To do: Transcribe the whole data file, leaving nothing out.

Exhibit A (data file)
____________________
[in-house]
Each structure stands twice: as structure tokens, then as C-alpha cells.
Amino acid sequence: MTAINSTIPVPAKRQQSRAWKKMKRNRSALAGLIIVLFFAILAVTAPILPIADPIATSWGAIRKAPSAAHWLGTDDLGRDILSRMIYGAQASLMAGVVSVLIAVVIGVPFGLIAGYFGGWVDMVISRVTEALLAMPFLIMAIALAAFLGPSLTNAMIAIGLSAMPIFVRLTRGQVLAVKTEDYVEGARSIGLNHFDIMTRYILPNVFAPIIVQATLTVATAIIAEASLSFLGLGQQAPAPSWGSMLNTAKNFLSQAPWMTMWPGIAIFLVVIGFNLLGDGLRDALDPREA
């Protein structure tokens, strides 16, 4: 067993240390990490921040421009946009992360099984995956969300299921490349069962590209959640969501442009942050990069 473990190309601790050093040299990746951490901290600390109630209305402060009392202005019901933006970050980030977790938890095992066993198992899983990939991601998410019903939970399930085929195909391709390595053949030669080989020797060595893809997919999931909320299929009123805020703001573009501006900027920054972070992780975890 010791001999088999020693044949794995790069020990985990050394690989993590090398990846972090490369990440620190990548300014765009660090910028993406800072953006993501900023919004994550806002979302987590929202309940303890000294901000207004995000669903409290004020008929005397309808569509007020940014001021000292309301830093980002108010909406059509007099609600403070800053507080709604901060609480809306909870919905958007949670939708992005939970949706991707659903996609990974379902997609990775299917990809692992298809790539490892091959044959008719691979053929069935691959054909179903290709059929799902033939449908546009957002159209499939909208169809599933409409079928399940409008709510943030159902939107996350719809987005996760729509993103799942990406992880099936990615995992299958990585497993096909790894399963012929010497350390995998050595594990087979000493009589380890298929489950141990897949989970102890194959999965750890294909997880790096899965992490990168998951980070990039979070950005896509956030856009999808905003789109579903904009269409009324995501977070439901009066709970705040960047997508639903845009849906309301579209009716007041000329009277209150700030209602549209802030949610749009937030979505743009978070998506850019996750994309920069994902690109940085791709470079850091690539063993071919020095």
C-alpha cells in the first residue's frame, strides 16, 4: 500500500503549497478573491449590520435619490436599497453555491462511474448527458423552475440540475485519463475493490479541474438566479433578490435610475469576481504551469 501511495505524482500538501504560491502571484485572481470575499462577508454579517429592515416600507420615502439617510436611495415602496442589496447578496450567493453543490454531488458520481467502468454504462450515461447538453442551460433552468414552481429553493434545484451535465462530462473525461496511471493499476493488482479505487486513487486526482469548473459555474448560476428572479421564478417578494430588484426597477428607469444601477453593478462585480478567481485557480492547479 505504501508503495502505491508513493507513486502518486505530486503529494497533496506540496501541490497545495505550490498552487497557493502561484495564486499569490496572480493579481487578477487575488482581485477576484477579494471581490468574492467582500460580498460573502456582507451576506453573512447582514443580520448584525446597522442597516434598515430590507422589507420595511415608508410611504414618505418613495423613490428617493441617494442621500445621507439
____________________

[in-house]
Each structure stands twice: as structure tokens, then as C-alpha cells.
Amino acid sequence: MTAINSTIPVPAKRQQSRAWKKMKRNRSALAGLIIVLFFAILAVTAPILPIADPIATSWGAIRKAPSAAHWLGTDDLGRDILSRMIYGAQASLMAGVVSVLIAVVIGVPFGLIAGYFGGWVDMVISRVTEALLAMPFLIMAIALAAFLGPSLTNAMIAIGLSAMPIFVRLTRGQVLAVKTEDYVEGARSIGLNHFDIMTRYILPNVFAPIIVQATLTVATAIIAEASLSFLGLGQQAPAPSWGSMLNTAKNFLSQAPWMTMWPGIAIFLVVIGFNLLGDGLRDALDPREA
């Protein structure tokens, strides 16, 4: 067993240390990490921040421009946009992360099984995956969300299921490349069962590209959640969501442009942050990069 473990190309601790050093040299990746951490901290600390109630209305402060009392202005019901933006970050980030977790938890095992066993198992899983990939991601998410019903939970399930085929195909391709390595053949030669080989020797060595893809997919999931909320299929009123805020703001573009501006900027920054972070992780975890 010791001999088999020693044949794995790069020990985990050394690989993590090398990846972090490369990440620190990548300014765009660090910028993406800072953006993501900023919004994550806002979302987590929202309940303890000294901000207004995000669903409290004020008929005397309808569509007020940014001021000292309301830093980002108010909406059509007099609600403070800053507080709604901060609480809306909870919905958007949670939708992005939970949706991707659903996609990974379902997609990775299917990809692992298809790539490892091959044959008719691979053929069935691959054909179903290709059929799902033939449908546009957002159209499939909208169809599933409409079928399940409008709510943030159902939107996350719809987005996760729509993103799942990406992880099936990615995992299958990585497993096909790894399963012929010497350390995998050595594990087979000493009589380890298929489950141990897949989970102890194959999965750890294909997880790096899965992490990168998951980070990039979070950005896509956030856009999808905003789109579903904009269409009324995501977070439901009066709970705040960047997508639903845009849906309301579209009716007041000329009277209150700030209602549209802030949610749009937030979505743009978070998506850019996750994309920069994902690109940085791709470079850091690539063993071919020095």
C-alpha cells in the first residue's frame, strides 16, 4: 500500500503549497478573491449590520435619490436599497453555491462511474448527458423552475440540475485519463475493490479541474438566479433578490435610475469576481504551469 501511495505524482500538501504560491502571484485572481470575499462577508454579517429592515416600507420615502439617510436611495415602496442589496447578496450567493453543490454531488458520481467502468454504462450515461447538453442551460433552468414552481429553493434545484451535465462530462473525461496511471493499476493488482479505487486513487486526482469548473459555474448560476428572479421564478417578494430588484426597477428607469444601477453593478462585480478567481485557480492547479 505504501508503495502505491508513493507513486502518486505530486503529494497533496506540496501541490497545495505550490498552487497557493502561484495564486499569490496572480493579481487578477487575488482581485477576484477579494471581490468574492467582500460580498460573502456582507451576506453573512447582514443580520448584525446597522442597516434598515430590507422589507420595511415608508410611504414618505418613495423613490428617493441617494442621500445621507439